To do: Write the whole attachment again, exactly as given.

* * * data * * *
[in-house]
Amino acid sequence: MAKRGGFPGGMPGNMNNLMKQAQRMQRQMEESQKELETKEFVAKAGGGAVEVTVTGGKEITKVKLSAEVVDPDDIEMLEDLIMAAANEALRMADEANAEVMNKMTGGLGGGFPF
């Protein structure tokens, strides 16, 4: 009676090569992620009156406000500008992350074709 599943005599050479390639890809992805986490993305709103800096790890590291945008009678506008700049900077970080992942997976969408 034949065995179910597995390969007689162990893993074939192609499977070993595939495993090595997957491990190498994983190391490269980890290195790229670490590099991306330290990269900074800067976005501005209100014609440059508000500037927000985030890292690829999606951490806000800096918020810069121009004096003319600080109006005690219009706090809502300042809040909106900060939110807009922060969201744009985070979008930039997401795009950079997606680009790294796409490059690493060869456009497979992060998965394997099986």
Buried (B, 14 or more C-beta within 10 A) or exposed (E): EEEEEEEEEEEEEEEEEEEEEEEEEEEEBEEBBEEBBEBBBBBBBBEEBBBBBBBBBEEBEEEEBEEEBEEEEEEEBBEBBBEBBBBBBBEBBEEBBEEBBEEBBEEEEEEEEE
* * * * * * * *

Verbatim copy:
[in-house]
Amino acid sequence: MAKRGGFPGGMPGNMNNLMKQAQRMQRQMEESQKELETKEFVAKAGGGAVEVTVTGGKEITKVKLSAEVVDPDDIEMLEDLIMAAANEALRMADEANAEVMNKMTGGLGGGFPF
């Protein structure tokens, strides 16, 4: 009676090569992620009156406000500008992350074709 599943005599050479390639890809992805986490993305709103800096790890590291945008009678506008700049900077970080992942997976969408 034949065995179910597995390969007689162990893993074939192609499977070993595939495993090595997957491990190498994983190391490269980890290195790229670490590099991306330290990269900074800067976005501005209100014609440059508000500037927000985030890292690829999606951490806000800096918020810069121009004096003319600080109006005690219009706090809502300042809040909106900060939110807009922060969201744009985070979008930039997401795009950079997606680009790294796409490059690493060869456009497979992060998965394997099986």
Buried (B, 14 or more C-beta within 10 A) or exposed (E): EEEEEEEEEEEEEEEEEEEEEEEEEEEEBEEBBEEBBEBBBBBBBBEEBBBBBBBBBEEBEEEEBEEEBEEEEEEEBBEBBBEBBBBBBBEBBEEBBEEBBEEBBEEEEEEEEE